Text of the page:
“My heart just hurts right now,” Mitchell told Showtime announcer Jim Gray following his knockout loss. If, as it probably should, Mitchell’s career ended there he has nothing to hang his head about. Despite having to learn the sport on the job, he won his first 25 fights, stopping some fringe contenders along the way. He was simply outclassed once he approached the sport’s upper echelon. It was a nice win for Arreola, as anything less than a victory would’ve ended his title aspirations. Arreola’s promoter, Golden Boy, said before the fight they would match the winner with the heavily protected undefeated former Olympic bronze medalist Deontay Wilder. I’ll believe that when I see it.

Efrain Esquivias scores brutal TKO over former champion Rafael Marquez

“He caught me early, but I finished strong and that’s what matters,’ super bantamweight contender Efrain Equivias (17-2, 10 KOs) said after he stopped probable Hall-of-Famer Rafael Marquez (41-9, 37 KOs) in the ninth round of their 10-round bout.

Former two-division champion Marquez, loser in three of his previous five bouts, came into the fight after almost a year away from the sport following a ninth round knockout to Cristian Mijares in October of 2012. Marquez hoped the time off and the return of Hall of Fame trainer Nacho Beristain to his corner would reignite his floundering career.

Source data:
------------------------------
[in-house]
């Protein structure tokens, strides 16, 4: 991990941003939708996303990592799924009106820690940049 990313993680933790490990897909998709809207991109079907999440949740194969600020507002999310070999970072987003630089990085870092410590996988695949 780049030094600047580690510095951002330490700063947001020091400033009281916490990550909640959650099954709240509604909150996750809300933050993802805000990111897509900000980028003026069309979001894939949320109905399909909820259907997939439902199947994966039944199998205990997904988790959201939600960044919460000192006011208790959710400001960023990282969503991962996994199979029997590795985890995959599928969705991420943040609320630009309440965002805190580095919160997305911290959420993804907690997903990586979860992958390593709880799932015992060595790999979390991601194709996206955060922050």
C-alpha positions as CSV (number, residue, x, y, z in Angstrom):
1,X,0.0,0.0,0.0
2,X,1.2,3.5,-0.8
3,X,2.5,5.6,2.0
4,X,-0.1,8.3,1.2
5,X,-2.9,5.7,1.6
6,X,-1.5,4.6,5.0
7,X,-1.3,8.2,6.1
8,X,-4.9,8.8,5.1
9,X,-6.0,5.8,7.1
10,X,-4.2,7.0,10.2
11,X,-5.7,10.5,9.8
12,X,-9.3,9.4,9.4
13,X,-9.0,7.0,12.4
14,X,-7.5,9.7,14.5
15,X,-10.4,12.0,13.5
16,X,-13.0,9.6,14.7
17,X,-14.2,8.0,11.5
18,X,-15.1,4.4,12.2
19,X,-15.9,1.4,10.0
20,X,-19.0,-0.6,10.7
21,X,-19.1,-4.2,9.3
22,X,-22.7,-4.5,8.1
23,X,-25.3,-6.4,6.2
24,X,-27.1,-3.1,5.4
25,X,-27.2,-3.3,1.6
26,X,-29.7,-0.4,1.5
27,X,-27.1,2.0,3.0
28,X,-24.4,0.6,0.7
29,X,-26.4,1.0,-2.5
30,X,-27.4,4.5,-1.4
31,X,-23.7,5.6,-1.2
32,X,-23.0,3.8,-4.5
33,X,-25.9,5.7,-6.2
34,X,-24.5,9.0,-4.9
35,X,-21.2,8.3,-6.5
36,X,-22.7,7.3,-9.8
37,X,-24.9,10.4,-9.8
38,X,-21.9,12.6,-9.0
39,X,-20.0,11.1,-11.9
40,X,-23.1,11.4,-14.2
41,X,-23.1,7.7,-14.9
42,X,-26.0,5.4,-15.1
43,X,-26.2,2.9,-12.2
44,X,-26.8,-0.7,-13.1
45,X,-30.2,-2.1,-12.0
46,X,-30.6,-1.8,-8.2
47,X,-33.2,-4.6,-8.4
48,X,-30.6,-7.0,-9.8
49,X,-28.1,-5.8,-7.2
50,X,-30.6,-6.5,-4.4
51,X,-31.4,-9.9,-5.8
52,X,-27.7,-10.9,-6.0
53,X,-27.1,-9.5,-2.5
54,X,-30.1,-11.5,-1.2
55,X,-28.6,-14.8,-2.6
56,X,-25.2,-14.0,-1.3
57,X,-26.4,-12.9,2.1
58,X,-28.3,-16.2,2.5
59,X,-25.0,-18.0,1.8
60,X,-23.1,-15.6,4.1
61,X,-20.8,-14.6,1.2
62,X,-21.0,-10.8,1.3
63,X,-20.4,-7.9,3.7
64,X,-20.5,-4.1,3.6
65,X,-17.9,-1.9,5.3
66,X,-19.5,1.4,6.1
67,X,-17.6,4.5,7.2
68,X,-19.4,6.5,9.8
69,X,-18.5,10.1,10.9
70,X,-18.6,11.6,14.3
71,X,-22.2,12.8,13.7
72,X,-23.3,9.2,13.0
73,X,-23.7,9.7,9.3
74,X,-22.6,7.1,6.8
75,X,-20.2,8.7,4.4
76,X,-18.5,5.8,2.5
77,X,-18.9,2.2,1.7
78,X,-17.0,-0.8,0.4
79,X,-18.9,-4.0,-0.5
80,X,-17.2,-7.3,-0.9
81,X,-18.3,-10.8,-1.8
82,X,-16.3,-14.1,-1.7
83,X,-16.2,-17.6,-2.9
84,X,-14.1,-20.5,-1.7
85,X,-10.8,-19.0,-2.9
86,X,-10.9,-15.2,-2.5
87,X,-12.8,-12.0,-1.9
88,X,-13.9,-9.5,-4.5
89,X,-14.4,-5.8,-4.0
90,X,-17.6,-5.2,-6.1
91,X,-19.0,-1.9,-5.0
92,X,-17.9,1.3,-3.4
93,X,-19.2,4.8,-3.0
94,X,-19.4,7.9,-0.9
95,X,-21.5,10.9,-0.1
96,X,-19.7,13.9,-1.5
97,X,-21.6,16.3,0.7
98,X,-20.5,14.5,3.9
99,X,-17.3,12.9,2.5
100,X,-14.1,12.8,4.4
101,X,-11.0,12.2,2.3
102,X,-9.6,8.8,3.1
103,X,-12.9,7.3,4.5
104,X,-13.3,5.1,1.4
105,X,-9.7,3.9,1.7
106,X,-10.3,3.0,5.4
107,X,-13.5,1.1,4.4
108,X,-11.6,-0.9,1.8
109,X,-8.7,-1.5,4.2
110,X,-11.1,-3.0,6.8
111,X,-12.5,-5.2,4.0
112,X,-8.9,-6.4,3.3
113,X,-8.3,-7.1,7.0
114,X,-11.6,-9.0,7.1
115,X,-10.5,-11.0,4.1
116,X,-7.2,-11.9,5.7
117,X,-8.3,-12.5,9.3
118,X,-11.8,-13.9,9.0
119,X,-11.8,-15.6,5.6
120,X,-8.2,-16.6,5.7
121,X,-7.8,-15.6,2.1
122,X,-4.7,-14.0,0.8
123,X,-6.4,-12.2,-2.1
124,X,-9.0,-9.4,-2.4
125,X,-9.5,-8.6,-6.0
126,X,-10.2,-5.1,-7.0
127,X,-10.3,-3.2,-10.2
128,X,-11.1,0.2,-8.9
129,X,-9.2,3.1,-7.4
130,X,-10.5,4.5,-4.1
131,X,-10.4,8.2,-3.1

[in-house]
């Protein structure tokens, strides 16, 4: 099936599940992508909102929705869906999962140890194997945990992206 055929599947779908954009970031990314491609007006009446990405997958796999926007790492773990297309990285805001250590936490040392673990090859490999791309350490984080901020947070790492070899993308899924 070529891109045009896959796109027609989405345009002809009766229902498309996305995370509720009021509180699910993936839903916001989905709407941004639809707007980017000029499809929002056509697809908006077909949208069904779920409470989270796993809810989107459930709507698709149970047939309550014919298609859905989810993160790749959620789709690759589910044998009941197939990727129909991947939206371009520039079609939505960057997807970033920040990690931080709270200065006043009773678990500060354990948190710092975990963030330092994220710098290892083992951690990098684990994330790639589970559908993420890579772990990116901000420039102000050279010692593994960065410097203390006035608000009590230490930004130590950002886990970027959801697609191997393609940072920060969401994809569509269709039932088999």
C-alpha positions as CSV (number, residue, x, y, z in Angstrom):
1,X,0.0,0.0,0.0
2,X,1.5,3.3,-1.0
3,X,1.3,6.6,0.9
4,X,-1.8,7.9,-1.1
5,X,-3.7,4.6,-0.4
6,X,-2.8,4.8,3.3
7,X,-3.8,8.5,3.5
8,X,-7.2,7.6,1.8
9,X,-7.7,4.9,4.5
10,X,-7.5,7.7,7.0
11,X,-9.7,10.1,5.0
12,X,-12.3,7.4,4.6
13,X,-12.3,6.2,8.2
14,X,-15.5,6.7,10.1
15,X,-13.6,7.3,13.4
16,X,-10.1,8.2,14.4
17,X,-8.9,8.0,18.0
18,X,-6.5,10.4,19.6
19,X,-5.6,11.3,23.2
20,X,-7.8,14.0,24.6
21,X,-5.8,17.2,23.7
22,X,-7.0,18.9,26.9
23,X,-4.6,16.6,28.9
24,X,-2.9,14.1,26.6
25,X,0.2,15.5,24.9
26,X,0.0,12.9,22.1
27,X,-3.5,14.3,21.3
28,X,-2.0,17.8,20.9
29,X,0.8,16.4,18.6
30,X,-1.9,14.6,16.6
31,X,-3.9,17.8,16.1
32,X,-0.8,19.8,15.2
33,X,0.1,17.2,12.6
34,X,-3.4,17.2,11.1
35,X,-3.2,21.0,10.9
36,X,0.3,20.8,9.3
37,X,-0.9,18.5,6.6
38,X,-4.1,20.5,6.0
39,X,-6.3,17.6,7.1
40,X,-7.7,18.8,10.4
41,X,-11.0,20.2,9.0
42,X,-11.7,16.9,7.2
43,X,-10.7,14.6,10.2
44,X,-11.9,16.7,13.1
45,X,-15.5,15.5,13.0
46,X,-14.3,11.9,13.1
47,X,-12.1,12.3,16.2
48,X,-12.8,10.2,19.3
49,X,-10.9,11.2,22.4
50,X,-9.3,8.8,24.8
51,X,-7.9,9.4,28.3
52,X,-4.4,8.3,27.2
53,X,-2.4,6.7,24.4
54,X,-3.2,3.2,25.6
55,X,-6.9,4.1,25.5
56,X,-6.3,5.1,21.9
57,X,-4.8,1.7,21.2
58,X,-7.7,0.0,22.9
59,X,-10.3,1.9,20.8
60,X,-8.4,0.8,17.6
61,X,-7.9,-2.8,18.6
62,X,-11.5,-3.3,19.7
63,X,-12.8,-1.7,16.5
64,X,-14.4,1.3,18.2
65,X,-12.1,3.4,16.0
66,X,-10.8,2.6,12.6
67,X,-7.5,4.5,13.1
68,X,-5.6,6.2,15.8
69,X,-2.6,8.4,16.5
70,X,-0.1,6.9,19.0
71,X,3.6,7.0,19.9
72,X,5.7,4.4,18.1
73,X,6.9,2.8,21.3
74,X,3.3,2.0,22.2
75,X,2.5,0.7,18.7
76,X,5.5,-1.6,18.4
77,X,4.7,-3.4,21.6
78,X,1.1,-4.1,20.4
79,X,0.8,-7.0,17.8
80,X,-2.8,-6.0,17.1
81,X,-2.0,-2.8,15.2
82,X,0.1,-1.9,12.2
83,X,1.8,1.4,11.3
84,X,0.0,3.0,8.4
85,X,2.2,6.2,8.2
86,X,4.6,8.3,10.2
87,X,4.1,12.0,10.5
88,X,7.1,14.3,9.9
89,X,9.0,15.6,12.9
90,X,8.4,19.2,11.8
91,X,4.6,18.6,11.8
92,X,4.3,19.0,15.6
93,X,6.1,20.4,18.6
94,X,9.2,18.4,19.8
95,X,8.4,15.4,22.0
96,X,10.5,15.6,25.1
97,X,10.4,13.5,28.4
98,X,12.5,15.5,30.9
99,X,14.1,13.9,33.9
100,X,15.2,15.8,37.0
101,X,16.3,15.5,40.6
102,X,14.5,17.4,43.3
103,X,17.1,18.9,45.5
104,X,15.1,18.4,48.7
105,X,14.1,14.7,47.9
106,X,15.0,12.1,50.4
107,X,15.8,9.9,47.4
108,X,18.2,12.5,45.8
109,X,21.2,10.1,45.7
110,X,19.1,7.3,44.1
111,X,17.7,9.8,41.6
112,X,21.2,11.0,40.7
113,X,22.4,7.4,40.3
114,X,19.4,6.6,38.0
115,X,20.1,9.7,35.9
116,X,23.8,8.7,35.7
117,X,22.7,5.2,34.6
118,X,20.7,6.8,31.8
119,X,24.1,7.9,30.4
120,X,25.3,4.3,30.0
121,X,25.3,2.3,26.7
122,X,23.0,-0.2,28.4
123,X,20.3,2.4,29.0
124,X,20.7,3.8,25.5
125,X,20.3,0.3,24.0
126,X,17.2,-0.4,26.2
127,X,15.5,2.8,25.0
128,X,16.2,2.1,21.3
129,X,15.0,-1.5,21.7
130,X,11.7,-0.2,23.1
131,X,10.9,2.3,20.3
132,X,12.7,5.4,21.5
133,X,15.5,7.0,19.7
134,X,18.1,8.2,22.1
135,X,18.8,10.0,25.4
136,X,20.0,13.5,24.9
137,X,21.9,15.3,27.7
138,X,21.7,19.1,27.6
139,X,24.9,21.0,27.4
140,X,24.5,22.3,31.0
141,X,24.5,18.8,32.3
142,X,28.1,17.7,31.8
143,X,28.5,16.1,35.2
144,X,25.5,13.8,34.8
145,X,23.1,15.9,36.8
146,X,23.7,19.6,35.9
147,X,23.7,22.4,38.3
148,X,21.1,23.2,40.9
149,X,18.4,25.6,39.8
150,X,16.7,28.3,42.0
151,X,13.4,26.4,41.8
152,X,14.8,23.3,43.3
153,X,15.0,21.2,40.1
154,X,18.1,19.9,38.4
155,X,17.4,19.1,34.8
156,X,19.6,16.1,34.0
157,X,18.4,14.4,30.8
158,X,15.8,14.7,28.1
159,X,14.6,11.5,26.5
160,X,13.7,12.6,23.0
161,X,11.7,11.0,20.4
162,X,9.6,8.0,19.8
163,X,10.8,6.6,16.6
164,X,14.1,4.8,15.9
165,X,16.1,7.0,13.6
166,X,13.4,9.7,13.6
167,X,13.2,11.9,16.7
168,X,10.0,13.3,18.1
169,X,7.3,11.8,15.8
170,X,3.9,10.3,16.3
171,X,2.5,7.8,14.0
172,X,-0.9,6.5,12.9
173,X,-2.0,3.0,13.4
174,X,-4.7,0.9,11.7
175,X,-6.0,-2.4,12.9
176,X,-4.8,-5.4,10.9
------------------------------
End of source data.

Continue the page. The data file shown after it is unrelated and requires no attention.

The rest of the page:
The 38-year-old Marquez got off to a fast start as he landed some crisp one-twos against the man eight years his junior. Esquivias allowed the older man to fight at a deliberate pace, enabling him to have early success with his precisely timed punches. By the third round, however, Esquivias finally kick-started his offense by increasing his punch output and focusing on attacking Marquez’s body. Marquez, much like Naomi Campbell, can’t seem to avoid a fight and found himself in a hard scrap by the fifth round. Esquivias’ shots forced Marquez into a defensive shell, as Efrain’s non-stop assault was starting to take a toll on the former champion. A ferocious five-punch combination at the beginning of the sixth hurt Marquez, as Esquivias was now bouncing around on his toes. In-between rounds Nacho Beristain was pleading with his charge to give him more energy. Marquez has always had issues avoiding punches, but his reflexes after countless ring wars began to fail him. However in the seventh round, with the lively pro-Marquez crowd screaming his name, the Mexican warrior landed some accurate combinations punctuated by a big right hand before bell. Esquivias to his credit regained control of the fight in the eighth, finding success with some devastating left and right hooks. In round nine, with Marquez badly fading, Esquivias dropped him with a straight right hand on the chin. Marquez was able to get up, but was unsteady himself on his feet, forcing referee Raul Caiz Jr. to step in and wave off the fight.